Cavalier estate - expat

Not long ago Holden was the only profitable division of GM, sadly times change fast. The last Commodore is a cracker. I remember Ian Callum congratulating Mike Simcoe on a great design.

I bought a 78 Holden Kingswood in 1980 and drove it every day till 2005. It is still around town owned by an enthusiast. The reason I sold it was it had no power steering, no automatic transmission and no aircon. Where I am in Australia it sometimes hits 45'C in summer and that gets a bit trying without aircon. Holden made good cars and I don't see anything taking their place. I certainly don't want diesel, DSG transmissions or complicated electronics. Nor do I want a tiny buzz box powered by a lawnmower engine with a hair dryer bolted on top.

Cavalier estate - Andrew-T

With regard to there being more auto than manual Cavaliers surviving my guess is the autos are bought by older people who do fewer miles, tend to keep cars for longer, thus more survive.

I think that is generally true. Most of the Pug 205s which appear for sale are now GTi's. Autos are a good fraction of the rest, usually with 2K or 3K per-year mileages.

Cavalier estate - Falkirk Bairn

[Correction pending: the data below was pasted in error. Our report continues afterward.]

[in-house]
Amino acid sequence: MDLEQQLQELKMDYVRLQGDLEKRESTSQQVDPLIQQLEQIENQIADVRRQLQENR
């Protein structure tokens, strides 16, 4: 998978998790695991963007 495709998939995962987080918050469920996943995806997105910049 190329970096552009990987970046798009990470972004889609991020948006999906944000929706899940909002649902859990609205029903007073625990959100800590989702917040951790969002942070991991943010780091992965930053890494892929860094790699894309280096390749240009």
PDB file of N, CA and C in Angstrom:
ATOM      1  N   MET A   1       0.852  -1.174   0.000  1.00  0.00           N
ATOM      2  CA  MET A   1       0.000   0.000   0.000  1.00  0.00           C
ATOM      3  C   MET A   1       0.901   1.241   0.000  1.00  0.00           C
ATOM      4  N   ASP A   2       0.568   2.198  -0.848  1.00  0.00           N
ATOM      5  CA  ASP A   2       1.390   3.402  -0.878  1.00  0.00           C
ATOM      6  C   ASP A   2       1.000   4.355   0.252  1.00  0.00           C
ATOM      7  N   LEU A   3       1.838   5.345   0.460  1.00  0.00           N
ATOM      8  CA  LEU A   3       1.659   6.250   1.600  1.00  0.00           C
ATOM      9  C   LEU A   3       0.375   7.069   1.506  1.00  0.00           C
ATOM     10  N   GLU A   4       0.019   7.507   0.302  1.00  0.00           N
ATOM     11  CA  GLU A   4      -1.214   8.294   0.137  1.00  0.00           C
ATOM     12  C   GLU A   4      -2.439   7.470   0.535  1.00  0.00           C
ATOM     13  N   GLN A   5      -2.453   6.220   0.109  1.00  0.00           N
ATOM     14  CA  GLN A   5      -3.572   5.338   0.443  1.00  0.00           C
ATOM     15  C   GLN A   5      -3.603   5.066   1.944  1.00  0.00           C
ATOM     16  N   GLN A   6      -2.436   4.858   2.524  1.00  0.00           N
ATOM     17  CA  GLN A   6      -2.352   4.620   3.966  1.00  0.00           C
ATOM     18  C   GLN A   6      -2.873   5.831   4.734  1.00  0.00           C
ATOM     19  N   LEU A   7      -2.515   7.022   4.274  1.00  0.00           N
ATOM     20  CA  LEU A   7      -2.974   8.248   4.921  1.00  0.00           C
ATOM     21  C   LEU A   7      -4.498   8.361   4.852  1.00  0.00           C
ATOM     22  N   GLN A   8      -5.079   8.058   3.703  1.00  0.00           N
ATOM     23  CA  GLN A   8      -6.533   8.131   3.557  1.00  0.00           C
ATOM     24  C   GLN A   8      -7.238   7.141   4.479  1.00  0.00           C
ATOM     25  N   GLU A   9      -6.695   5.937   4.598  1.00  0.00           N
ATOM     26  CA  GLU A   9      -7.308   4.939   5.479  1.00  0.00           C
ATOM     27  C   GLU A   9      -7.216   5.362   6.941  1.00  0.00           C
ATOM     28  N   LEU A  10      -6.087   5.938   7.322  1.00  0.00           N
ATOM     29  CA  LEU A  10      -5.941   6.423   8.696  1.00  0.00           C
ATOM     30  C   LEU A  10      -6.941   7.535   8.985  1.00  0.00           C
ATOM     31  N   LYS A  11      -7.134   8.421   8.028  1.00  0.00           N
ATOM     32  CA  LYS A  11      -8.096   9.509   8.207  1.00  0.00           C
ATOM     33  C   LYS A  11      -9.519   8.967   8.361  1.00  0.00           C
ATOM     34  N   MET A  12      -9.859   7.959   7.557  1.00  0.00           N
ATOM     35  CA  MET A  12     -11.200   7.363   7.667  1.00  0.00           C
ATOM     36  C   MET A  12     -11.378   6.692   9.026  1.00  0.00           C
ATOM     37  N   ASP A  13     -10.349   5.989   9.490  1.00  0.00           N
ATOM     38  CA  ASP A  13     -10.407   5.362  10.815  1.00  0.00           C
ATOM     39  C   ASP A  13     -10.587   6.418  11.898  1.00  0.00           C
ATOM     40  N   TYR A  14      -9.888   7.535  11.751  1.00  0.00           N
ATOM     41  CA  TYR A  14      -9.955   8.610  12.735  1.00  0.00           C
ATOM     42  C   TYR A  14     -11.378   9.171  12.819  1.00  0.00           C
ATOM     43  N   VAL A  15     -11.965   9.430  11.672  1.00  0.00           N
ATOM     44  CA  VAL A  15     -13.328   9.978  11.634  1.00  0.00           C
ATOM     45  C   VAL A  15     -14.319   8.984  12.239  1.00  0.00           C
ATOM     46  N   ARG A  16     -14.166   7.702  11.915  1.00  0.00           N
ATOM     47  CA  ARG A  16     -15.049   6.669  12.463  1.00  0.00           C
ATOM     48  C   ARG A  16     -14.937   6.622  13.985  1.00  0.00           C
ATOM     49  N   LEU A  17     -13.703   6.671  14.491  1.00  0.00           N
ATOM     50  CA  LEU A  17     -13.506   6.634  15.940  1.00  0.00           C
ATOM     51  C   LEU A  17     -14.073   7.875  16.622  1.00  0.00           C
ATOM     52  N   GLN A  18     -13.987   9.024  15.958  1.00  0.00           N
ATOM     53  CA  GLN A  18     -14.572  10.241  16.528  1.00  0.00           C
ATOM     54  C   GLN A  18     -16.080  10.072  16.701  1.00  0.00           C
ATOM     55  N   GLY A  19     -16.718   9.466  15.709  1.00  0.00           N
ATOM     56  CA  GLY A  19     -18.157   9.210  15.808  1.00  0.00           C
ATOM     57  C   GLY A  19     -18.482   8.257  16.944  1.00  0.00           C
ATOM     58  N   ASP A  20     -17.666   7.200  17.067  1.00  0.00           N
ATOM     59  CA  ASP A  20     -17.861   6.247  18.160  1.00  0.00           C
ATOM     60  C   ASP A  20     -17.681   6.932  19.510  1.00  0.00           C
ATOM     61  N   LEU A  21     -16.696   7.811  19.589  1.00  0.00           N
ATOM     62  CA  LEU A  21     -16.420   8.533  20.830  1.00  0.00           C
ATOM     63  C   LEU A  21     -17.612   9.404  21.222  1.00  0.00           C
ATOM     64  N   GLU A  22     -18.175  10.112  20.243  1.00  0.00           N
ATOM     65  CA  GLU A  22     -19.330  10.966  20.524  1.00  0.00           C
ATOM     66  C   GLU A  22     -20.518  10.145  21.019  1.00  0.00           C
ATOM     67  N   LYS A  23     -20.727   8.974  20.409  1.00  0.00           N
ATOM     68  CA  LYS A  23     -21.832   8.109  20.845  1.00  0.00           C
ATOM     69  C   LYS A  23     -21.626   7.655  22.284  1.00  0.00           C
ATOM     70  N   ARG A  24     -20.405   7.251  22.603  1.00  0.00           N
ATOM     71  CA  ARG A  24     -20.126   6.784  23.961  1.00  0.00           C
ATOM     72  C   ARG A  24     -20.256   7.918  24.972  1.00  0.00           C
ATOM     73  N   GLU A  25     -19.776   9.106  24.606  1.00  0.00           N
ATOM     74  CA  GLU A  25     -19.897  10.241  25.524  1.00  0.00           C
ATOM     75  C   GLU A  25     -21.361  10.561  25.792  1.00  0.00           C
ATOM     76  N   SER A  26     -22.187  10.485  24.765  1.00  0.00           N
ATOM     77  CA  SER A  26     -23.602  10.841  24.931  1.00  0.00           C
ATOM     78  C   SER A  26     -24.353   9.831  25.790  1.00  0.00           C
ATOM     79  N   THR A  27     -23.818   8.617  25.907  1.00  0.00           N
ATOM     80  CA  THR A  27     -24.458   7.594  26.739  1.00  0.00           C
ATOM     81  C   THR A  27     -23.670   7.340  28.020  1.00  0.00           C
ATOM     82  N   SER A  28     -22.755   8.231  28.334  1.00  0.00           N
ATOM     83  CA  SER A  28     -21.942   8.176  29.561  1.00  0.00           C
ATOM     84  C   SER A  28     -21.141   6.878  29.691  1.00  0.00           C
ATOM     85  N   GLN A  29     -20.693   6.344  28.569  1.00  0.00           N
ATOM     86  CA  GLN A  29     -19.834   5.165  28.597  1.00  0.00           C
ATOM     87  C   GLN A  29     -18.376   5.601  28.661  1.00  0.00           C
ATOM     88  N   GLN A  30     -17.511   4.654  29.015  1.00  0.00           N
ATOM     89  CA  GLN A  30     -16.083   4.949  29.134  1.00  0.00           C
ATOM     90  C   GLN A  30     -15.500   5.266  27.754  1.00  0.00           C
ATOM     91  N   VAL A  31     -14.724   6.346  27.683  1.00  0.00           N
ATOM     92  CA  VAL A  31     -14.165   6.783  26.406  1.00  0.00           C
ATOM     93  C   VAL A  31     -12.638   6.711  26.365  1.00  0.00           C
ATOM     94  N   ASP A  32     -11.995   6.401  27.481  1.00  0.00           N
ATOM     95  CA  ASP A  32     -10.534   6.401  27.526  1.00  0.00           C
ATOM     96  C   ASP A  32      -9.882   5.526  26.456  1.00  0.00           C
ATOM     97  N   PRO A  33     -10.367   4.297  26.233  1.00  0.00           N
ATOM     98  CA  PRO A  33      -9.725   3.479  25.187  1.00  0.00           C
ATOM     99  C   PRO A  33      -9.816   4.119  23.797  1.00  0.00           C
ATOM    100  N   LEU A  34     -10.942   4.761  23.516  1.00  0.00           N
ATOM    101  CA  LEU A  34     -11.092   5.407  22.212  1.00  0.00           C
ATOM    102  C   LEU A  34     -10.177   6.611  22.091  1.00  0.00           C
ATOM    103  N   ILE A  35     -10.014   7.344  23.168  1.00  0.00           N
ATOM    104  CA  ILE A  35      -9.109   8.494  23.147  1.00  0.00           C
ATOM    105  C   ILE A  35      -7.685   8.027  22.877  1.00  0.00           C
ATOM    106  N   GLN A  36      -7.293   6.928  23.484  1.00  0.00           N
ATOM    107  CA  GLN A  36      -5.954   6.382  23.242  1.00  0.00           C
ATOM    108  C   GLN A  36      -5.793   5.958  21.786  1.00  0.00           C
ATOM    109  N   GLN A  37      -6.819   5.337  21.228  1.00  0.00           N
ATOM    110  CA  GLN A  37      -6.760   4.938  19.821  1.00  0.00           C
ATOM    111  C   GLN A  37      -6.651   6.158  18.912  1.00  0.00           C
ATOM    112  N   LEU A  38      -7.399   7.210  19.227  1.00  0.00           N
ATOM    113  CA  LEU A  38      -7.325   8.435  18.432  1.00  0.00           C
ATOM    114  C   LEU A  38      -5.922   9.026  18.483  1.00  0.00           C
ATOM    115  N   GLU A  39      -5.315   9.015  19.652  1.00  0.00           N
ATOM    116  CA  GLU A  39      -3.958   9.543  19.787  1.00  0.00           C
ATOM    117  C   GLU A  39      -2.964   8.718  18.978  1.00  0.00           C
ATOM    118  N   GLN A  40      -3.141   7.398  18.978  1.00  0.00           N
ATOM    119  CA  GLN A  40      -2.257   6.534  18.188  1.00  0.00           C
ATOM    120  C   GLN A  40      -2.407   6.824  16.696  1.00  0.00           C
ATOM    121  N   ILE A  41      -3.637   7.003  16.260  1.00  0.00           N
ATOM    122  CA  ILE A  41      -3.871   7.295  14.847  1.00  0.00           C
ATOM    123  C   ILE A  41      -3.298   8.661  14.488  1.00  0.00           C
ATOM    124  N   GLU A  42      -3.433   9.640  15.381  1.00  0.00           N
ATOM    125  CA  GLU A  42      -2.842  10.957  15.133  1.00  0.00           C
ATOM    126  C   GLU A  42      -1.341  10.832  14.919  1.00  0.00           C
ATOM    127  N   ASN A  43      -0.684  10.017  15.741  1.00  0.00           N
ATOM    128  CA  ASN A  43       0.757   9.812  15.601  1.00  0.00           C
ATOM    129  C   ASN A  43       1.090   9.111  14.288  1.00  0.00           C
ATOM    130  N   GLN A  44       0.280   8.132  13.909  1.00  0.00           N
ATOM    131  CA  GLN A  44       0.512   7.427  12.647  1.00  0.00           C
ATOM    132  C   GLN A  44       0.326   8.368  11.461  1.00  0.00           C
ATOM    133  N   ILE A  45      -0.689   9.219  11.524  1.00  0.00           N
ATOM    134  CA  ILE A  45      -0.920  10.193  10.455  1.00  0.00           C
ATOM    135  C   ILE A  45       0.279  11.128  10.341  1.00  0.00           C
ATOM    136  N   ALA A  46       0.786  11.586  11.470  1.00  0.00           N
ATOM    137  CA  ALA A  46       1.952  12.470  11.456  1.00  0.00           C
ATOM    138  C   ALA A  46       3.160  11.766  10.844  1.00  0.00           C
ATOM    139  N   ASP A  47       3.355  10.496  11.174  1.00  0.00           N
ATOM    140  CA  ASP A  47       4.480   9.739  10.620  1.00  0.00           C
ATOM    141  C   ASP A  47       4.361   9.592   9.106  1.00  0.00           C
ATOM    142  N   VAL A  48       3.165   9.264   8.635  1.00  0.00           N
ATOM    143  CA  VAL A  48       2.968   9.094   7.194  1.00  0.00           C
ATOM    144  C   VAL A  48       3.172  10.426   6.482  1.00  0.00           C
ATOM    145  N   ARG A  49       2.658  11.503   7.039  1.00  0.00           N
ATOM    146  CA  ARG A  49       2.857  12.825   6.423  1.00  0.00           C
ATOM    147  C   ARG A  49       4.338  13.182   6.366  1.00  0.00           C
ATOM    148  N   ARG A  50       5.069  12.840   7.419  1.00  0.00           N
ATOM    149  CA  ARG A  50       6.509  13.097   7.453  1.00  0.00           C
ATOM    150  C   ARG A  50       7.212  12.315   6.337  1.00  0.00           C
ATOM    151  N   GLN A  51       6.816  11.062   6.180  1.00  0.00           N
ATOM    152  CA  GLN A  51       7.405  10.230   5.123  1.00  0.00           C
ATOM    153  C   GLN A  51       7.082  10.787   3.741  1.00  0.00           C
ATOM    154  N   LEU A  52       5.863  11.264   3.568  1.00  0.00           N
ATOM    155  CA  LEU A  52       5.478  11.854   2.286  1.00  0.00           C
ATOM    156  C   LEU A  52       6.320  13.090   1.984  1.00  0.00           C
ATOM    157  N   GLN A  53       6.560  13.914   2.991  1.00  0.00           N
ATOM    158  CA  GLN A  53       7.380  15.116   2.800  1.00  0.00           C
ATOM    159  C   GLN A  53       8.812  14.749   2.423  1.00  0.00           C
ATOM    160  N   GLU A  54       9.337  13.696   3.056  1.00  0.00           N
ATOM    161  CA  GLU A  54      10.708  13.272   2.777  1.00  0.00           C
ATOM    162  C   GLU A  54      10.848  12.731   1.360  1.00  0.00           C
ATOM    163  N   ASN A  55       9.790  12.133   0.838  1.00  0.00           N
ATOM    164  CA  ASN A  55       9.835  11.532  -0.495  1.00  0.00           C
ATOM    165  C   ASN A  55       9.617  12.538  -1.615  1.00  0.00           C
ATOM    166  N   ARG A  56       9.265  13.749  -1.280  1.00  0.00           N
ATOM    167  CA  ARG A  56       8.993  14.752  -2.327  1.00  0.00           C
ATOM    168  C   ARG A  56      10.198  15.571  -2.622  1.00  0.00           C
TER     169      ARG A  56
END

In the future if GM no longer have Opel /Vx as the design side for compact/small cars,

where will the future Daewoo/Chevrolet Korean Models come from?

Back to buying old tech from Mitsubishi etc etc & re-skinning the car?

Cavalier estate - RT

In the future if GM no longer have Opel /Vx as the design side for compact/small cars,

where will the future Daewoo/Chevrolet Korean Models come from?

Back to buying old tech from Mitsubishi etc etc & re-skinning the car?

The Daewoo/Chevrolet models now use current GM platforms, have done for a generation

After Opel/Vauxhall abandoned Gamma for the Corsa and used Fiat's SCCS, total responsibility for future Gamma development was transferred to GM Korea (ex-Daewoo) and the Karl/Viva and Mokka use it, both built in Korea although Mokka is now built in Spain as well.

The Delta (Astra) and Epsilon (Insignia) platforms developed by Opel/Vauxhall have been evolved in the US and now used, or about to be used, by Chevrolet, Buick and Cadillac for all their FWD and FWD/AWD models.

By closing Holden development/production and selling Opel/Vauxhall, then GM will have slipped from world #1 global car maker to a regional US/China car company that's stuggling in it's home market - when the China bubble ends, so will GM.